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2012 01 19 rubys unexceptional exception constructor

trans edited this page · 2 revisions
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You would think after all this time Ruby's Exception class would be a rather robust and clearly comprehensible class.

  raise(exception [, string [, array]])

Now lets try something

class MyError < Exception
  def initialize()
    super()
  end
end
>> raise MyError
MyError: MyError
    from (irb):12
    from /home/trans/.rbenv/versions/1.9.3-rc1/bin/irb:12:in `<main>'

No problem. But now lets try to set the message and the backtrace.

>> raise MyError, "This is an error!"
ArgumentError: wrong number of arguments (1 for 0)
    from (irb):8:in `initialize'
    from (irb):13:in `exception'
    from (irb):13:in `raise'

Clearly Ruby expects any Exception's initialize method to handle the message argument. That's a rather strict contract for something Ruby is letting us override. But okay, let's take that as a given. Obviously Ruby is routing the #raise call to the exception's initializer. So then we should that the third array argument would passed along too. Turns out that's not the case.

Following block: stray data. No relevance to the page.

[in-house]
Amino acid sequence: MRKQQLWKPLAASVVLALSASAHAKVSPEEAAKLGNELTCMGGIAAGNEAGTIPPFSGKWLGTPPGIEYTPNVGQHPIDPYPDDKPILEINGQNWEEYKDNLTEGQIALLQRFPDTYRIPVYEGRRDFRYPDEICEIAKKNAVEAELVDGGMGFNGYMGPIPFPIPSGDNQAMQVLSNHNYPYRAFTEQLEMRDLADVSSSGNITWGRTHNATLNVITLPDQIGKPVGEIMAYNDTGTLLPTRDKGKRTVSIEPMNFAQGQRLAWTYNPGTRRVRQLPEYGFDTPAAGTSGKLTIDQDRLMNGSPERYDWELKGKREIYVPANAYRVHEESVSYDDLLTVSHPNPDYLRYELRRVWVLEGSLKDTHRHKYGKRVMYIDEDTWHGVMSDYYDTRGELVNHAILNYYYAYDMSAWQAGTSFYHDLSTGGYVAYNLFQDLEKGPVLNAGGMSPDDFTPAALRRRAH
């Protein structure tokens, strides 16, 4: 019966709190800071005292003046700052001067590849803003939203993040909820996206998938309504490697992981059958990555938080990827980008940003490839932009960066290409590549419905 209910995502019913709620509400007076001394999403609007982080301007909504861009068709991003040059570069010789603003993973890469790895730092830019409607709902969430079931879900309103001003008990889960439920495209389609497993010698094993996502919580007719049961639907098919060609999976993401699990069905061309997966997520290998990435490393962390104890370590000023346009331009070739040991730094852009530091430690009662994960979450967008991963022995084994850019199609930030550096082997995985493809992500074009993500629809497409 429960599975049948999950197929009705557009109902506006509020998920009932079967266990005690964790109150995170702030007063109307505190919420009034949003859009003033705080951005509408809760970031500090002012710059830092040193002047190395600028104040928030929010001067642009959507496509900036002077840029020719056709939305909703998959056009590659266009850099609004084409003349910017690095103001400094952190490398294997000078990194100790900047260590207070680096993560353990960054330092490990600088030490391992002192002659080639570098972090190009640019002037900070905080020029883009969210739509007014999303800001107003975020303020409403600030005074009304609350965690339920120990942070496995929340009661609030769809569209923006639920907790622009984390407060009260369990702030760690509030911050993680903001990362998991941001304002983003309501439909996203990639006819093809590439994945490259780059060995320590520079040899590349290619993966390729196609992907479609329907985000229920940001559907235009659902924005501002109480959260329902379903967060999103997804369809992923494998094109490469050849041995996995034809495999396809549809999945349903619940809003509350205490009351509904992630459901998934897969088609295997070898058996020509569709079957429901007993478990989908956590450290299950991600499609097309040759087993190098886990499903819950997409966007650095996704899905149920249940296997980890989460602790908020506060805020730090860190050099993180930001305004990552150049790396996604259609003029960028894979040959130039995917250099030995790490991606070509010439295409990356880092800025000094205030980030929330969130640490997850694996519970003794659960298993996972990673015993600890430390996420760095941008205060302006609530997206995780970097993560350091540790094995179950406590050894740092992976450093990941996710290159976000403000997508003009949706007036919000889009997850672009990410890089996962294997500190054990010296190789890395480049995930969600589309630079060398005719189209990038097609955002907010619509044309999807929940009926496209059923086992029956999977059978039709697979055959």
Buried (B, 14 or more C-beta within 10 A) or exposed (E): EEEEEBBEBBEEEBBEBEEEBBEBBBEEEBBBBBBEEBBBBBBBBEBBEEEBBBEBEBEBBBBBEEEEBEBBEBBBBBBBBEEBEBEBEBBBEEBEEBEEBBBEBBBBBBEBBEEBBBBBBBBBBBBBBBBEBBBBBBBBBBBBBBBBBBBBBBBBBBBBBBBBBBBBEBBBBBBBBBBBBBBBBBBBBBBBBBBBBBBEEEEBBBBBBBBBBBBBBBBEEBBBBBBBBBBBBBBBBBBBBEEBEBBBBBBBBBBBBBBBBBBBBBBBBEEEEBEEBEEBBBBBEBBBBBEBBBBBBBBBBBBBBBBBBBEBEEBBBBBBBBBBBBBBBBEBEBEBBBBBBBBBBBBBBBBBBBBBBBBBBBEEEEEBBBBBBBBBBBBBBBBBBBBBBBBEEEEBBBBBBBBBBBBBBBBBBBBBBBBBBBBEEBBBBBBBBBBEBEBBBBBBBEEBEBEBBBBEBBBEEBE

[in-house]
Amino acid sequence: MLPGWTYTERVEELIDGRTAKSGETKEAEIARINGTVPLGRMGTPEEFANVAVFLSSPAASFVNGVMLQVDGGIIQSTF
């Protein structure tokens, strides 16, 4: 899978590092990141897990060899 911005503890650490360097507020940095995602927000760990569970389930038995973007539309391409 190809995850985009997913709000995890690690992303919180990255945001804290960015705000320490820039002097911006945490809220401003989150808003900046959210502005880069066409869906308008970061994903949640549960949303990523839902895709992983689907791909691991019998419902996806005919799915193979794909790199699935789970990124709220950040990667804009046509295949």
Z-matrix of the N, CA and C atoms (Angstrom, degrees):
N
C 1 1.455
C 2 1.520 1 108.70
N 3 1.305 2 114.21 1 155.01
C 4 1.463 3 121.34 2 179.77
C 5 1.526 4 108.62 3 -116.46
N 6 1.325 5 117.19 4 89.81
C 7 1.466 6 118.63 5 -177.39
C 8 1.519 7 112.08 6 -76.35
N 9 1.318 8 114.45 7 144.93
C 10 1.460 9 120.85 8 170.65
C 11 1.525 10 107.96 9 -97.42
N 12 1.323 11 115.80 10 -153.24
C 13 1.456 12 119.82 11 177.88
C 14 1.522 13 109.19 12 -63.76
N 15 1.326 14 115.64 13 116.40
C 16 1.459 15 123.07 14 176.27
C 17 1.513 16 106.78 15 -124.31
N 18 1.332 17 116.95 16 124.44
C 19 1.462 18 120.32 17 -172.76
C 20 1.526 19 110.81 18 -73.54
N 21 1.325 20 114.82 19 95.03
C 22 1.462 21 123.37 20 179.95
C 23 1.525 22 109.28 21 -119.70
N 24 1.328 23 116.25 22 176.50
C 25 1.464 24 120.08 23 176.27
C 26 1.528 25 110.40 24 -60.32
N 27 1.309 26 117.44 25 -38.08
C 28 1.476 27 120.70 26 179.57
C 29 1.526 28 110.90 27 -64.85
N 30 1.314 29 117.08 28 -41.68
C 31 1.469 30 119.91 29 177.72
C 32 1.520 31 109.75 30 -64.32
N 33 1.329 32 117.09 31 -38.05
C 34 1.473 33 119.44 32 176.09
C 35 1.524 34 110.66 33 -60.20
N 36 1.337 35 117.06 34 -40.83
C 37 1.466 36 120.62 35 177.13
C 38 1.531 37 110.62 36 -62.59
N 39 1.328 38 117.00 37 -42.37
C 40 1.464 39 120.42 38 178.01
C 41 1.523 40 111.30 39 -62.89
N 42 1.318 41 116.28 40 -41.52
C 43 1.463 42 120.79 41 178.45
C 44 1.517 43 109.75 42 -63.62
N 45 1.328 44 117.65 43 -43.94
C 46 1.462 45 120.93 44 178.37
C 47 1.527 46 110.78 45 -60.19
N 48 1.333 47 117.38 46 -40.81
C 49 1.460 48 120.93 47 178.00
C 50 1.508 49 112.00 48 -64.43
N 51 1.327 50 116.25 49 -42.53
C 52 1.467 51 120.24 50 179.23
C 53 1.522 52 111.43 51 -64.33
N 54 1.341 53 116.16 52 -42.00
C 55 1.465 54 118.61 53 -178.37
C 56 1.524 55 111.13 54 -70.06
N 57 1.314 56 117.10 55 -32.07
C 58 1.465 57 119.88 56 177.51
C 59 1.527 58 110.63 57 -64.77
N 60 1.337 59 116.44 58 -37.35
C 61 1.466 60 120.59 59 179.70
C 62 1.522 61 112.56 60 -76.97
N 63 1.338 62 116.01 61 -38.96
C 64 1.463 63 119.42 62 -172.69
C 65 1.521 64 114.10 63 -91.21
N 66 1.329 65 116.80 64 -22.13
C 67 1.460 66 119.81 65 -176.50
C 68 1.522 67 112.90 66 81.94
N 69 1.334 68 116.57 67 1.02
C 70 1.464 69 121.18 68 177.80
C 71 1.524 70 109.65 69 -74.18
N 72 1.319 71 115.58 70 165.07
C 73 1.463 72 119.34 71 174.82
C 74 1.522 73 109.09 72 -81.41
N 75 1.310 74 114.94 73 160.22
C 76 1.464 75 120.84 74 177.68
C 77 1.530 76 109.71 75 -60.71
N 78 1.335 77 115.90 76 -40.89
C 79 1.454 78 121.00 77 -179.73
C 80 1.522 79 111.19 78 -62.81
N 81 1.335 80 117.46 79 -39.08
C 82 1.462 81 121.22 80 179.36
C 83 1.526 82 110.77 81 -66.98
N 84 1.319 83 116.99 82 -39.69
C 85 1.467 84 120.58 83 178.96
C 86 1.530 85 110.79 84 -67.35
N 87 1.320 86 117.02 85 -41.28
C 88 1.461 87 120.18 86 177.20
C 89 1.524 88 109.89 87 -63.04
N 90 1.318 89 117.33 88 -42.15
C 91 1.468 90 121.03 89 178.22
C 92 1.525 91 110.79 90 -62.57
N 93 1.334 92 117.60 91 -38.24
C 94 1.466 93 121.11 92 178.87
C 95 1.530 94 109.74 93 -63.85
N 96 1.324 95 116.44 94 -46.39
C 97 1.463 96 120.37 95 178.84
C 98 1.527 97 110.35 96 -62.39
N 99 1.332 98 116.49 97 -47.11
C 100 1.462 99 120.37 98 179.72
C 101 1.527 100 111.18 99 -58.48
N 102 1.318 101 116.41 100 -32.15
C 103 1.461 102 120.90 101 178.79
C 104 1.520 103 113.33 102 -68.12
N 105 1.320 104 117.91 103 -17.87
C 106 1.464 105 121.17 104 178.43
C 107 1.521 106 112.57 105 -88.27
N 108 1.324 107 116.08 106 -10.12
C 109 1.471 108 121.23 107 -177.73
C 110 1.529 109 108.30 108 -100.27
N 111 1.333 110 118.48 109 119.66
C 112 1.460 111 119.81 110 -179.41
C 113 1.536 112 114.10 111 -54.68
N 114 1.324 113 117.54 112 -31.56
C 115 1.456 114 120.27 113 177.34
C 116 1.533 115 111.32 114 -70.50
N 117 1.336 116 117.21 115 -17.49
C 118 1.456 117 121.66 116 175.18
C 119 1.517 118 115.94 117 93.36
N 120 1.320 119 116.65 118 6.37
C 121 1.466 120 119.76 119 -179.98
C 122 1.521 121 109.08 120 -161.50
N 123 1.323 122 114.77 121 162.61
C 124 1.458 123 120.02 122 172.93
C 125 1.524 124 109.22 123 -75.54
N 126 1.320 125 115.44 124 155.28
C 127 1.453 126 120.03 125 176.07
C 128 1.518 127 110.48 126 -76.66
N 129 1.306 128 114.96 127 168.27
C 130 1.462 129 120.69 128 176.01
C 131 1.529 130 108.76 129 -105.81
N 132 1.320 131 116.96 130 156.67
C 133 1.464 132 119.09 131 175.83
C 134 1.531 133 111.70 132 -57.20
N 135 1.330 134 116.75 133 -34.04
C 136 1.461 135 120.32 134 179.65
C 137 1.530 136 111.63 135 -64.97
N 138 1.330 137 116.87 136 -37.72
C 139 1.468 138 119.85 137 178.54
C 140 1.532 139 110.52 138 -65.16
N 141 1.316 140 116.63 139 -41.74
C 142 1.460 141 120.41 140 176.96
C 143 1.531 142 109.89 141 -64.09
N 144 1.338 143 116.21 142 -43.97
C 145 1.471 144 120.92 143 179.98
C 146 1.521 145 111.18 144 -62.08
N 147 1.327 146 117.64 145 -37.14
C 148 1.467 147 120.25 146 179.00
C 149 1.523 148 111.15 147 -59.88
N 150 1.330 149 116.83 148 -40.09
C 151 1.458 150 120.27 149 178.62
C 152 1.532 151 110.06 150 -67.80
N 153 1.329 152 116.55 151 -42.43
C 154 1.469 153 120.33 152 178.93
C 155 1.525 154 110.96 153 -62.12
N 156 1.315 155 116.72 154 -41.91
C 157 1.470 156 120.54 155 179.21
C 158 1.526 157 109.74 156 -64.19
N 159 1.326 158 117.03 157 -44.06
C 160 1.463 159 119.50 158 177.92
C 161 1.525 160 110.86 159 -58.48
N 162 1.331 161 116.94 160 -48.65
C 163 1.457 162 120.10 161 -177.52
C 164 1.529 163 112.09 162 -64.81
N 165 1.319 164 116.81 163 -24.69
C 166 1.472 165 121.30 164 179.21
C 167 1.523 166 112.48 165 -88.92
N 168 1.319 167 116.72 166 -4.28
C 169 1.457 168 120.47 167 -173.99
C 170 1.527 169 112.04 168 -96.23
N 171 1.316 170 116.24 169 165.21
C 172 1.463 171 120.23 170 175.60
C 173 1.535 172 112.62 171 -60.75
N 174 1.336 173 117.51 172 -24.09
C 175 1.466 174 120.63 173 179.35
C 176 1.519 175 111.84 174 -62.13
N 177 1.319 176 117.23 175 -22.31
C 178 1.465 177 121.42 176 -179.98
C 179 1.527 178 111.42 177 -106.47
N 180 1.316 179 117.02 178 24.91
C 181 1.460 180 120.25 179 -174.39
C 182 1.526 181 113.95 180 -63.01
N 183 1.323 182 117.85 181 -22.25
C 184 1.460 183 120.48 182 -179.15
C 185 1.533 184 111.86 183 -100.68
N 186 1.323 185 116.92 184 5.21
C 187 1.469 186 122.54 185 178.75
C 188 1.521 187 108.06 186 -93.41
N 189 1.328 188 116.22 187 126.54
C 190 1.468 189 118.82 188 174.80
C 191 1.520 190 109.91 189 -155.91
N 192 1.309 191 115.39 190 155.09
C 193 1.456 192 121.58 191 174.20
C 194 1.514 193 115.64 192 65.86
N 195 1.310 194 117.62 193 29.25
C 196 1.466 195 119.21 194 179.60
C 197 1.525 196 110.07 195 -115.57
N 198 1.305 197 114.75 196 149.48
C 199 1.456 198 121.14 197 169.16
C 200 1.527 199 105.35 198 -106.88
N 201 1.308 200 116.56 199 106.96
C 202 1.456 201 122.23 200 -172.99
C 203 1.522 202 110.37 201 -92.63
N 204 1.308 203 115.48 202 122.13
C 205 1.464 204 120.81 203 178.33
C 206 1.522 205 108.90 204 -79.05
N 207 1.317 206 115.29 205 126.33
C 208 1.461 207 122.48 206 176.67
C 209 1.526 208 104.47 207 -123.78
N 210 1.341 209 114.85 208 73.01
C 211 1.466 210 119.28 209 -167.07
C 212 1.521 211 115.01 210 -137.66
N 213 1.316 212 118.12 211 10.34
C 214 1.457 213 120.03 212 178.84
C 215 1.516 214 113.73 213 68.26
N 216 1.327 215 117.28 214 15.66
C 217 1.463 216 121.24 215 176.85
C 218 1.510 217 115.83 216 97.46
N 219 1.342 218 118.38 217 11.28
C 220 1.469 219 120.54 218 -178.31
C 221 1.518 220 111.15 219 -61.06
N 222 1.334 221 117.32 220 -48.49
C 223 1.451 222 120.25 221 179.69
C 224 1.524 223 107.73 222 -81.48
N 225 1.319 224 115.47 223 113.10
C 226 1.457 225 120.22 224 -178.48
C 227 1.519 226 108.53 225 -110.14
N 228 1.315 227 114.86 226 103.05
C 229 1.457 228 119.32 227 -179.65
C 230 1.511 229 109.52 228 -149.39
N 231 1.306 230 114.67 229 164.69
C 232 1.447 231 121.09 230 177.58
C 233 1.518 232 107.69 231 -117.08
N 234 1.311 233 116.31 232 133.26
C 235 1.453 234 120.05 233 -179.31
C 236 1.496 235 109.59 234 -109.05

class MyError < Exception
  def initialize(*args)
    p args
    super(*args)
  end
end
>> raise MyError, "This is an error!", caller
["This is an error!"]
RuntimeError: This is an Error!
    from (irb):1
    from /home/trans/.rbenv/versions/1.9.3-rc1/bin/irb:12:in `<main>'

Nope. No caller in sight. So where did it go? Turns out Ruby is setting the caller via the error's #set_backtrace method and doesn't depend on the initializer to handle it at all. This seems rather odd, since it was keen on letting the initializer handle the message argument, and would blow-up if the class won't take it.

So the upshot seems to be that we can't customize an exceptions initializer adn expect #raise to play along.

I actually had another point to make about how things gets even worse. Unfortunately had to take care of other chores and by the time I got back to this blog post (months later) I forgot what these "worse things" were. I think it had something to do with how #message calls #to_s rather then returning the message passed to the initializer. But as said I am not certain now.

My conclusion however is this. I was attempting to make use of an Exception class as something more than a mere container for a string message for the Assay project. That is when I ran into these oddities which made doing so quite unpleasant. To my dismay I ended up abandoning the approach. I brought some aspects of this up in a issue report.

For reference, here is the relevant Ruby source code.

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